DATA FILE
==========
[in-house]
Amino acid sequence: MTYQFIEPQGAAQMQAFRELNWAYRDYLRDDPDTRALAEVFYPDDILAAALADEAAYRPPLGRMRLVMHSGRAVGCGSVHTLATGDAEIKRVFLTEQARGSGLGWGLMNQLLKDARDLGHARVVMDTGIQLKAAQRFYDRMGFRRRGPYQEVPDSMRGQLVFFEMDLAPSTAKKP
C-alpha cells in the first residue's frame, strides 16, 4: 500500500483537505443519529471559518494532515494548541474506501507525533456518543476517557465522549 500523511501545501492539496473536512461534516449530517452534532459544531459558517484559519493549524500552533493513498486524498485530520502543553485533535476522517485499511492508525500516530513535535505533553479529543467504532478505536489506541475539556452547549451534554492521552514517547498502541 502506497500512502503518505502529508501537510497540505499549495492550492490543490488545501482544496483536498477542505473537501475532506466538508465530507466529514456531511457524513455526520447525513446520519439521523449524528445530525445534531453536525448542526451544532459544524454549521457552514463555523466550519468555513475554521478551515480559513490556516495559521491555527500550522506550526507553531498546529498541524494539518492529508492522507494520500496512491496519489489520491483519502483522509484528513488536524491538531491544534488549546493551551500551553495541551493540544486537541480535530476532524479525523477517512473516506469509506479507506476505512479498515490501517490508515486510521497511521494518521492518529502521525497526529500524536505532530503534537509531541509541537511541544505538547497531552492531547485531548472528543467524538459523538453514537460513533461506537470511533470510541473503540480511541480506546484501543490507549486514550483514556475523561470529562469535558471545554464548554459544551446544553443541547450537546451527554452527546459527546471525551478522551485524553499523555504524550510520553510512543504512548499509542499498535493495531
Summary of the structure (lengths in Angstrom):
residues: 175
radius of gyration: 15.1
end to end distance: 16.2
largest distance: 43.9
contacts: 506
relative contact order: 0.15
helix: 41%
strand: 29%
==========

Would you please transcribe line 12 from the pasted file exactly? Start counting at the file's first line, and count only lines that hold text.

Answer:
strand: 29%